A burly veteran of scores of amateur boxing bouts, the Tory MP Geoffrey Dickens was best known during his bustling 16-year career in Parliament as a pugnacious right-winger who supplied “hang ‘em and flog ‘em” quotes to the tabloids.
Eighteen years after his death, however, the backbencher’s reputation as a political lightweight is being revised in the wake of a Scotland Yard investigation which is exhuming a scandal long buried in the Westminster of Margaret Thatcher’s premiership.
New evidence suggests that Dickens stumbled upon an Establishment paedophile ring in the early 1980s – and that his efforts to expose a cover-up left him in fear of his life. Dickens told fellow MPs that after warning of the existence of the network, he had received threatening phone calls and been burgled twice. He also claimed he had been placed on a “hit-list”, he told the House of Commons in a little-noticed speech.
For four years between 1981 and 1985, Dickens railed in Parliament against a paedophile ring which he claimed was connected to a trade in child pornography, then controlled by gangsters.
In 1981 Dickens had used Parliamentary privilege to name a diplomat and MI6 operative, Sir Peter Hayman as a pederast and demanded the Attorney General explain why he had escaped prosecution over the discovery of violent pornography on a London bus two years previously.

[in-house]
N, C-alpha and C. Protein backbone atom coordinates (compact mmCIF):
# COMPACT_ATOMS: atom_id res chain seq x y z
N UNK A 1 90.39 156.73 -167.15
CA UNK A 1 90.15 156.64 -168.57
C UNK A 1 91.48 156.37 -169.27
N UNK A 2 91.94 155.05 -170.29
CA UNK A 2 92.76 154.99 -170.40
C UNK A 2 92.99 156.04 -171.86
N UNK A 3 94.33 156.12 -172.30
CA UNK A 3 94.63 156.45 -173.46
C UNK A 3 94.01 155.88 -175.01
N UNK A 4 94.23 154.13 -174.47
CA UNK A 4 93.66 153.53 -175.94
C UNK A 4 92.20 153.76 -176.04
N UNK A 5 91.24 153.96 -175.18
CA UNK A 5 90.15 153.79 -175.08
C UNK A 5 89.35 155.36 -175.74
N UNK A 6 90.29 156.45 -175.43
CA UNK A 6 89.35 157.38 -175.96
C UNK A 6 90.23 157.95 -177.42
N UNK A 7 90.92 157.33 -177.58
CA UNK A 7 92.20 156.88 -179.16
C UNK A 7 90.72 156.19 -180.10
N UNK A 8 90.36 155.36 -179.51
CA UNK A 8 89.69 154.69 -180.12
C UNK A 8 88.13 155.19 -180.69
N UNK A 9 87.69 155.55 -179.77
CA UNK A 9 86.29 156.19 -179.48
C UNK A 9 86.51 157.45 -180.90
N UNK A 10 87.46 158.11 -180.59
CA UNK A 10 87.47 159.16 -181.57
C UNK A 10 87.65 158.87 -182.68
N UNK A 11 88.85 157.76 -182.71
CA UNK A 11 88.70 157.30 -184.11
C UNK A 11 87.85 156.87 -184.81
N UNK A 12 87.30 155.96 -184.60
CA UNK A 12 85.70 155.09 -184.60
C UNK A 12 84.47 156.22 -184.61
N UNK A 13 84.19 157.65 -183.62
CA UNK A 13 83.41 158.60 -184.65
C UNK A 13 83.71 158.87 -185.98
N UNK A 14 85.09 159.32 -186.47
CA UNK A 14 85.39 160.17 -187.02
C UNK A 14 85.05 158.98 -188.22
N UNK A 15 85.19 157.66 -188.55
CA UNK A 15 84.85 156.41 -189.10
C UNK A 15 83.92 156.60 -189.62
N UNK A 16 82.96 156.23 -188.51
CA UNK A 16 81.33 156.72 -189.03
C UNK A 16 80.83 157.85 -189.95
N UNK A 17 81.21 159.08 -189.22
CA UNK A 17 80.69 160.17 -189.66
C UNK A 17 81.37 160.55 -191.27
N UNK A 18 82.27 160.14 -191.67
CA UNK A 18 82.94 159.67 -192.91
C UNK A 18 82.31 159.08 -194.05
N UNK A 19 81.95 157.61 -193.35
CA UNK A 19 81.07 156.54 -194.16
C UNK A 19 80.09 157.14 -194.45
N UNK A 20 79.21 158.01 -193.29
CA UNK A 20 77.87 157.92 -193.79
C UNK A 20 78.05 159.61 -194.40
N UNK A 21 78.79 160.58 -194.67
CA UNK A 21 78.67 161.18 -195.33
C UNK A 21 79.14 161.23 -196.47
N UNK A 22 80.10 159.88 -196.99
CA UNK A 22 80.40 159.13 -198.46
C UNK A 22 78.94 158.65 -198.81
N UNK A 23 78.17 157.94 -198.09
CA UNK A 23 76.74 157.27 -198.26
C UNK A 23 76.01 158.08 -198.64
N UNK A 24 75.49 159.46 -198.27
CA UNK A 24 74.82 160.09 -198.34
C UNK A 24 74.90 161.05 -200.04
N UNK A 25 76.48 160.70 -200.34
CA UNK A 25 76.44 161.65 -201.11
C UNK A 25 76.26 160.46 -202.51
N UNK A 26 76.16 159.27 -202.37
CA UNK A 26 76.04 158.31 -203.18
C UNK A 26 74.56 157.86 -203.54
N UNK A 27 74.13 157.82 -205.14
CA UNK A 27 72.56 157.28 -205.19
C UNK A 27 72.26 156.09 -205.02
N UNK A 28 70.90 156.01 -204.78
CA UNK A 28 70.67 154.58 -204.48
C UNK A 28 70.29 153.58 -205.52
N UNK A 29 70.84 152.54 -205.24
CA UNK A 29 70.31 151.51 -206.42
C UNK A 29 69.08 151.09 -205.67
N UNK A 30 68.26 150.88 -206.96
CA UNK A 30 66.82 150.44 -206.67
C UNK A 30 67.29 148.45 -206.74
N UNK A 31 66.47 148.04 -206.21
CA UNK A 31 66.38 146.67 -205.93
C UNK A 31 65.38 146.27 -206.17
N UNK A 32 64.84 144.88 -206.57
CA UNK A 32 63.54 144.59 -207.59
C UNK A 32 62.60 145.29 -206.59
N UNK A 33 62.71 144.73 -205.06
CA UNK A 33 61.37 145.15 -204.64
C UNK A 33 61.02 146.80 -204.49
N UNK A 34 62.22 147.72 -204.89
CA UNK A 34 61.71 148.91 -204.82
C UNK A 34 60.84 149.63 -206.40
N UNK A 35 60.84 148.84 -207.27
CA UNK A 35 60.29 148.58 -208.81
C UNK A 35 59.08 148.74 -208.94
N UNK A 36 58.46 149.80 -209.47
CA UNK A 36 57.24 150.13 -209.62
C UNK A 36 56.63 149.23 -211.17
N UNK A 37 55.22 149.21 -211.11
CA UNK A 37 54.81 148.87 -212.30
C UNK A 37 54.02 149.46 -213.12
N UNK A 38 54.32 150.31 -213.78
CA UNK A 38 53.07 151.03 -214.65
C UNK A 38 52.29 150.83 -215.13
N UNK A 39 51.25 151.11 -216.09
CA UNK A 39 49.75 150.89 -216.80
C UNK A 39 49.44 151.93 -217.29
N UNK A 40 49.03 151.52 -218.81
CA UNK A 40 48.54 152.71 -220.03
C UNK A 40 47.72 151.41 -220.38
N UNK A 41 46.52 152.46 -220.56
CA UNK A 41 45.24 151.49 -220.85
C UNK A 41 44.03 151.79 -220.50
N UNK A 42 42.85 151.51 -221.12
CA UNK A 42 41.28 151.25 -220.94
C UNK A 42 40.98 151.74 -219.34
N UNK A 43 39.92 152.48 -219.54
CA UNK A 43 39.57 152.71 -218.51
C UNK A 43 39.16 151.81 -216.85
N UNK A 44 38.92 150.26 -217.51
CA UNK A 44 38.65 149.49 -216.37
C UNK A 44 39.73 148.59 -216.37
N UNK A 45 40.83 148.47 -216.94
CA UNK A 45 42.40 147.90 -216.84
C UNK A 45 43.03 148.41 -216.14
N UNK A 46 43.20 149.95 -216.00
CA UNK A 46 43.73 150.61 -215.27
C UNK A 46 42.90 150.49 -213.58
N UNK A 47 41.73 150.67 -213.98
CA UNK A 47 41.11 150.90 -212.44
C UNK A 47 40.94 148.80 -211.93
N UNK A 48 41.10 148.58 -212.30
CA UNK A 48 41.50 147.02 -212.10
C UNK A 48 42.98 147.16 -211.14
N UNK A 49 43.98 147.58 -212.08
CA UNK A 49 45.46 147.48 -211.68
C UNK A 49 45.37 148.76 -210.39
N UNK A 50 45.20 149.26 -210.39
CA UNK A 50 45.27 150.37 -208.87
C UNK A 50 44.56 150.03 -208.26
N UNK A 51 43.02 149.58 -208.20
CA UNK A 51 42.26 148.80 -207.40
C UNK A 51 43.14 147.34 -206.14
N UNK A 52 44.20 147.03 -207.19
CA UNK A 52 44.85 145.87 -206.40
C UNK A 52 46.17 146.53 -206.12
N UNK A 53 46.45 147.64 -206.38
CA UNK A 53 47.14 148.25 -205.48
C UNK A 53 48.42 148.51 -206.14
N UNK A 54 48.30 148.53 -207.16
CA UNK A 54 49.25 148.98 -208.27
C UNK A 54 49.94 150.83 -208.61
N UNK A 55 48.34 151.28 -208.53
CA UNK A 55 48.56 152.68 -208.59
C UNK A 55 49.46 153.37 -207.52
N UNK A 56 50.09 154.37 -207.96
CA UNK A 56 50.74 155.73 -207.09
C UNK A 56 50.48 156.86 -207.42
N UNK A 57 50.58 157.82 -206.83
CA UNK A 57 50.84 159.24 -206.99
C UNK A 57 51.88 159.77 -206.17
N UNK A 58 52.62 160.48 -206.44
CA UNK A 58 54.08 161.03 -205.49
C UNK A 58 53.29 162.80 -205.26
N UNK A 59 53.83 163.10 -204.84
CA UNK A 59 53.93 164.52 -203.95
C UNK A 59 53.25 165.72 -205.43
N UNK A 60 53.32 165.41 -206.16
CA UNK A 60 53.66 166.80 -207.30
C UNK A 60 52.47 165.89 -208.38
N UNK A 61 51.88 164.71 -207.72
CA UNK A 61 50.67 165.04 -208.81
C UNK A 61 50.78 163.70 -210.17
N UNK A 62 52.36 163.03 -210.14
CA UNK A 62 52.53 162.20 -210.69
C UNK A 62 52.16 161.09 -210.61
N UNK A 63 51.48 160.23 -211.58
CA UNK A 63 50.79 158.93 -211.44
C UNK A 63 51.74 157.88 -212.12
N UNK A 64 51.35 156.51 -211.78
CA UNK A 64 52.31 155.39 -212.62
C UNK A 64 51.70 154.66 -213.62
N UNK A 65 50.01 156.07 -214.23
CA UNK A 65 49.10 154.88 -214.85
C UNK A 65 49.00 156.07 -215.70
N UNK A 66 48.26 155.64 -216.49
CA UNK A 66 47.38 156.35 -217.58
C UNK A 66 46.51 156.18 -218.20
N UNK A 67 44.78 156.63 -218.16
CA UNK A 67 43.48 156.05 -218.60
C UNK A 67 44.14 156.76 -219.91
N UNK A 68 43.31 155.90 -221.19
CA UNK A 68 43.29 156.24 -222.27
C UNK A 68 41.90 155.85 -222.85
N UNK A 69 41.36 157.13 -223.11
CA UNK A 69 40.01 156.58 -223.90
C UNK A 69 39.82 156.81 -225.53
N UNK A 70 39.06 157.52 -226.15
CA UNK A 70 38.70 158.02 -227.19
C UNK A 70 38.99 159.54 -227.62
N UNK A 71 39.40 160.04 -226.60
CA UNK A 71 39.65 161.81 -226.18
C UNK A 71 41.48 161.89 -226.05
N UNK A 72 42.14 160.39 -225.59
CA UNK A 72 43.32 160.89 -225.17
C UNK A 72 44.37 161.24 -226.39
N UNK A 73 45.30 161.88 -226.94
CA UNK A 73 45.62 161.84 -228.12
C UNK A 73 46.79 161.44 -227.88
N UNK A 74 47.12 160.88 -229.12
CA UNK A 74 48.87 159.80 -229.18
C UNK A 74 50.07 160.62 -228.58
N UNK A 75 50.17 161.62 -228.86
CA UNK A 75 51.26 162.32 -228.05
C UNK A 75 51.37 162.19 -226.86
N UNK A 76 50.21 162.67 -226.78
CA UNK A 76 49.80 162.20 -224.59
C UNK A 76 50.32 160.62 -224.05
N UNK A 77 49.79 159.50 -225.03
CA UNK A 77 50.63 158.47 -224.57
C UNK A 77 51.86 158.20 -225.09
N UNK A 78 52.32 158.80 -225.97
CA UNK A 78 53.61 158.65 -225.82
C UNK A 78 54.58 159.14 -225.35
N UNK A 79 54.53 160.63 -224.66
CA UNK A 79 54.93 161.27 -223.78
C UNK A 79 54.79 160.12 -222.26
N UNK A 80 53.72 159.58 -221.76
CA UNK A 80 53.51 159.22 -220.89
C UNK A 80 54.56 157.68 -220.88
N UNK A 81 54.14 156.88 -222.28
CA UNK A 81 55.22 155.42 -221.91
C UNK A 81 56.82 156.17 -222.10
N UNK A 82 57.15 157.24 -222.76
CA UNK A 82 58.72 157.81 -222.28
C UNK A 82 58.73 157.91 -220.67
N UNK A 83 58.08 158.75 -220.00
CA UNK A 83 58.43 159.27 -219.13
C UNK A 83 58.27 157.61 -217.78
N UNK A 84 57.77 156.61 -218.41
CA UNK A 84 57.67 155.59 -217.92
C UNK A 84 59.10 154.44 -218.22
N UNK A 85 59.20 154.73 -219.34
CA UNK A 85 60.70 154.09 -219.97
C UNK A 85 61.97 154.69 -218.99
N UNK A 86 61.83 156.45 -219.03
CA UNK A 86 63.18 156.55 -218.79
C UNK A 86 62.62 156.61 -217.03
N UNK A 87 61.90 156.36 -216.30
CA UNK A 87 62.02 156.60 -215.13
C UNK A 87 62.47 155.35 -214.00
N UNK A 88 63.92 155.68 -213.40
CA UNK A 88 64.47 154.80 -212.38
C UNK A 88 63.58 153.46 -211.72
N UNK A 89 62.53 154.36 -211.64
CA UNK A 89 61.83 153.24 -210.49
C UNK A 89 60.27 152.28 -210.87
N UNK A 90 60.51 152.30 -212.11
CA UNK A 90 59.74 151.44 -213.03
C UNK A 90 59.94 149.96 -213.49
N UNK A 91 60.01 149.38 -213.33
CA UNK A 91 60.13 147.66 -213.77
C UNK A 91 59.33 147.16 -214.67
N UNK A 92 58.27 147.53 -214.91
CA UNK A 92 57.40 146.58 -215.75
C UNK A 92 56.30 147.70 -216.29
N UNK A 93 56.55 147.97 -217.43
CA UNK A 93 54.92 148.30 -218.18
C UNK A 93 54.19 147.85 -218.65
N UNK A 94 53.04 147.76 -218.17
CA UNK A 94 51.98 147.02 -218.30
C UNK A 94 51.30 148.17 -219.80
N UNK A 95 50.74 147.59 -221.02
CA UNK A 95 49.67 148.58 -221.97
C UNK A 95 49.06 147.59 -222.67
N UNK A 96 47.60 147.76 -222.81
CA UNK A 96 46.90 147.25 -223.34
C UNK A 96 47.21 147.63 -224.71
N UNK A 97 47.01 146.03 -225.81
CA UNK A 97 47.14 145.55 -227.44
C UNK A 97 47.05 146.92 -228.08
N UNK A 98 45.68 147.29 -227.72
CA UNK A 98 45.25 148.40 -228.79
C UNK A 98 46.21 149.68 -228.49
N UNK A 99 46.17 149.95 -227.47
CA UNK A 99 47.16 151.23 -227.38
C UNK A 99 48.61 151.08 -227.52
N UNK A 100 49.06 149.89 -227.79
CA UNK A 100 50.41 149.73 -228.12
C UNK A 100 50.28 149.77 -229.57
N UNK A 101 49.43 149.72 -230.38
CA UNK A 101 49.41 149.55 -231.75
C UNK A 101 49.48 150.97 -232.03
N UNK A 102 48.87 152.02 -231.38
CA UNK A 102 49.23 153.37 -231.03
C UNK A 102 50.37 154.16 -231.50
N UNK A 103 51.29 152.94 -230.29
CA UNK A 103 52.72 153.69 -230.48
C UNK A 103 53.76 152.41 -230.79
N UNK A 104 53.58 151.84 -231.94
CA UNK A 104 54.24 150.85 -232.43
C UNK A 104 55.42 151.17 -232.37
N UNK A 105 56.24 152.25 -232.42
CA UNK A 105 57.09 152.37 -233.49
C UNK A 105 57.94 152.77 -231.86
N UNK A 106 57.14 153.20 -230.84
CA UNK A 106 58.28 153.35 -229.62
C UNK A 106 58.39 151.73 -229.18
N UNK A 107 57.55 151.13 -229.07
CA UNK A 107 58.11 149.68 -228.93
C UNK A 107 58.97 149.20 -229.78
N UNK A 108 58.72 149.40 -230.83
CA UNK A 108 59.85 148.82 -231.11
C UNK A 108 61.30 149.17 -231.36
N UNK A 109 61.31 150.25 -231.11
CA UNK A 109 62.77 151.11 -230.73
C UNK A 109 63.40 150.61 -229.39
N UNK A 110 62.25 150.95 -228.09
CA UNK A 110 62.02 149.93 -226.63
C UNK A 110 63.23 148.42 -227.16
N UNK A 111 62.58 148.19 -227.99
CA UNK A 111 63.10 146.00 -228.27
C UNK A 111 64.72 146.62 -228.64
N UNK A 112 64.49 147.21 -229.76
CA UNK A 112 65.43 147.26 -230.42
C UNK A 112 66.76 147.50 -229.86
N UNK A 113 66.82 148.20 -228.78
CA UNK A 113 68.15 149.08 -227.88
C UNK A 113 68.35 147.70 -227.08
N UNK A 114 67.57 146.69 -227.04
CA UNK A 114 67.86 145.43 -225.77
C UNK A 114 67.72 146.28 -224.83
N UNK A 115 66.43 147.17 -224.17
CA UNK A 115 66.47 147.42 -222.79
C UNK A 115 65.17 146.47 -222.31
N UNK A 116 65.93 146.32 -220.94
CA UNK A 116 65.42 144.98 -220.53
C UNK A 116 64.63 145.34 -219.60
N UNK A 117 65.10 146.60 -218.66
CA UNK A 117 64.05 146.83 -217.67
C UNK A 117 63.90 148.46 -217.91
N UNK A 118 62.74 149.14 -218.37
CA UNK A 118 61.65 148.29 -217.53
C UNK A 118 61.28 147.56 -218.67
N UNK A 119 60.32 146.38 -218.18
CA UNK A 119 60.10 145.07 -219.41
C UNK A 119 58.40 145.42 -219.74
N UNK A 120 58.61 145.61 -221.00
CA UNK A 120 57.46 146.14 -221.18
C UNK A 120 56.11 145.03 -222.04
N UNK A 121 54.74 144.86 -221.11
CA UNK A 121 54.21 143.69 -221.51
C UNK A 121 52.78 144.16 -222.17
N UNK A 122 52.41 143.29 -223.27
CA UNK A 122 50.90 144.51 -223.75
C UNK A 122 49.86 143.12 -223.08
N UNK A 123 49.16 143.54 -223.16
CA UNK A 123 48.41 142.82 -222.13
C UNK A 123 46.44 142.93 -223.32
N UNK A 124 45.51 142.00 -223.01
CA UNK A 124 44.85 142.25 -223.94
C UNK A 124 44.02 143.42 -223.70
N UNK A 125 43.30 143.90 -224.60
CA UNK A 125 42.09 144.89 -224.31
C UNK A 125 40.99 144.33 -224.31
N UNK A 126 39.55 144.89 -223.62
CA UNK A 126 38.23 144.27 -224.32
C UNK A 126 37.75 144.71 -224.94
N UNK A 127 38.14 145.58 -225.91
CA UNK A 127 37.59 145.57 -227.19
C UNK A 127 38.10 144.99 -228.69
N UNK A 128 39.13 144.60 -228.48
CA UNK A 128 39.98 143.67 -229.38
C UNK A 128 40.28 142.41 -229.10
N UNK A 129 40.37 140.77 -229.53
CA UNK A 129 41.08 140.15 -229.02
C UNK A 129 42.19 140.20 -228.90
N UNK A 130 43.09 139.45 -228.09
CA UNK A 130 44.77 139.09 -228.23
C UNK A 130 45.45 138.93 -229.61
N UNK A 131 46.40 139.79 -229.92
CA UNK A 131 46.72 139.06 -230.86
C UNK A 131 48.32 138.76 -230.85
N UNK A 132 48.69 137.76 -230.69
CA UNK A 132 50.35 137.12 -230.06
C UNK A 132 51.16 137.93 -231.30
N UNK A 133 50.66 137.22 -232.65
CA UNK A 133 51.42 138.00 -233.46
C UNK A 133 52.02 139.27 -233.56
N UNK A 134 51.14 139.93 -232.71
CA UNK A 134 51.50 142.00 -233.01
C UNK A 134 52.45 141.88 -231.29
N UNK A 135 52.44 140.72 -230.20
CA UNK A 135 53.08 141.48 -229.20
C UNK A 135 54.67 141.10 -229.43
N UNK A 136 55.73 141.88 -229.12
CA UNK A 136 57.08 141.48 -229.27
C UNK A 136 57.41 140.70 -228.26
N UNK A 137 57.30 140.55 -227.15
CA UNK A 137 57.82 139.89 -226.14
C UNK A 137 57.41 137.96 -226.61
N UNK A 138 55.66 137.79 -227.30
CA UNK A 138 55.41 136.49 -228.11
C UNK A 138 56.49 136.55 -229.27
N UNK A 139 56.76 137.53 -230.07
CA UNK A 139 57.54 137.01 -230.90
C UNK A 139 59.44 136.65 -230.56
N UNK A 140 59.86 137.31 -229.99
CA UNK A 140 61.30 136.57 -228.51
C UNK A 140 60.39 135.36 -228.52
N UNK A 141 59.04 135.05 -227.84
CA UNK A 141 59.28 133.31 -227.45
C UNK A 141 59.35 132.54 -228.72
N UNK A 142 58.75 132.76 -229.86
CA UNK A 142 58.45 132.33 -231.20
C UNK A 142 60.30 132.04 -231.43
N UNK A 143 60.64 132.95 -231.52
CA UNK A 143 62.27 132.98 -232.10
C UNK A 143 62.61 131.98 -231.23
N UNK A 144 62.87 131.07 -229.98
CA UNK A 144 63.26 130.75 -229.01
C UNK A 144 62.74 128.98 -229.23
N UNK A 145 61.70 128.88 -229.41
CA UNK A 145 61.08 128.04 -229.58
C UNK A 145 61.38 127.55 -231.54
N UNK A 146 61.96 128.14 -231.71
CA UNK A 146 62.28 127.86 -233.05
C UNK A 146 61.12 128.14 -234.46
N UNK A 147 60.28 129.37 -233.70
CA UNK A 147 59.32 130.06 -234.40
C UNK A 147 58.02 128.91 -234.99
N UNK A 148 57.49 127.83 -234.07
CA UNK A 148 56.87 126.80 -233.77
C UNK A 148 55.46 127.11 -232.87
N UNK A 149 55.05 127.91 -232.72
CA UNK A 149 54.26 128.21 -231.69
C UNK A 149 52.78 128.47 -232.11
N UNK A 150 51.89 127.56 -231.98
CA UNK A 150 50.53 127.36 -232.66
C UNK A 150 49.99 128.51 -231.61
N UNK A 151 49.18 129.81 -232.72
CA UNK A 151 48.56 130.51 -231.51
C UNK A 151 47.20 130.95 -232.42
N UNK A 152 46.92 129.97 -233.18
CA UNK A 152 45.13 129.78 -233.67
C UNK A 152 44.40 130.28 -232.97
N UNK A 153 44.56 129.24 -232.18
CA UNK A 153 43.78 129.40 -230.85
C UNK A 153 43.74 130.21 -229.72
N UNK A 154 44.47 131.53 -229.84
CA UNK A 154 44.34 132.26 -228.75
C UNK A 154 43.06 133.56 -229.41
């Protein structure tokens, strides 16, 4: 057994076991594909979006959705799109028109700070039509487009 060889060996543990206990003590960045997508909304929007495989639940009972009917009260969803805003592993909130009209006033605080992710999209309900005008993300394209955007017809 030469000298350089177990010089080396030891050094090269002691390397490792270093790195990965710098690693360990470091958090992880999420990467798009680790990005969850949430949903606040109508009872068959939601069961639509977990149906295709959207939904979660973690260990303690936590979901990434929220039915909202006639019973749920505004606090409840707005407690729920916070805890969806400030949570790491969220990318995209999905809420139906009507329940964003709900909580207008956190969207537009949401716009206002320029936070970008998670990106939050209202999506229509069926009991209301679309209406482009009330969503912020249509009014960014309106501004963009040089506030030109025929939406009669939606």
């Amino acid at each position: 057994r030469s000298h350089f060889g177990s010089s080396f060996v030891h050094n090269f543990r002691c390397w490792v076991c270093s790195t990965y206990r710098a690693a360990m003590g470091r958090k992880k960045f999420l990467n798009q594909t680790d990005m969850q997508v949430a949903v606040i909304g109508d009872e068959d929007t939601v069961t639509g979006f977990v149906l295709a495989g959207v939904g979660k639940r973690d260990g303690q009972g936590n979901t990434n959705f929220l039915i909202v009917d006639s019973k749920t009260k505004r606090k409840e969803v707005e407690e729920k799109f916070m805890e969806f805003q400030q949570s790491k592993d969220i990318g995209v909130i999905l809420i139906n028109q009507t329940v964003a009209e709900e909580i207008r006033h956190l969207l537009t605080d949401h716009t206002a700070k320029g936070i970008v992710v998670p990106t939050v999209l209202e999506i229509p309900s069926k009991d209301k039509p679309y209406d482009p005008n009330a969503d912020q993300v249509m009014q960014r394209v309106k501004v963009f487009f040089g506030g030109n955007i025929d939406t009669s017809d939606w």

Two years later, in 1983, he warned a paedophile network involved “big, big names – people in positions of power, influence and responsibility” and threatened to expose them in Parliament.
In 1984, he campaigned for the outlawing of Sir Peter’s Paedophile Information Exchange (PIE) organisation. He also handed a dossier containing allegations of abuse of children in local authority care to the then Home Secretary, Leon Brittan.
After a 30-minute meeting with Sir Leon, Dickens said he had been “encouraged” but later expressed concern that the Cabinet Minister had not banned the PIE.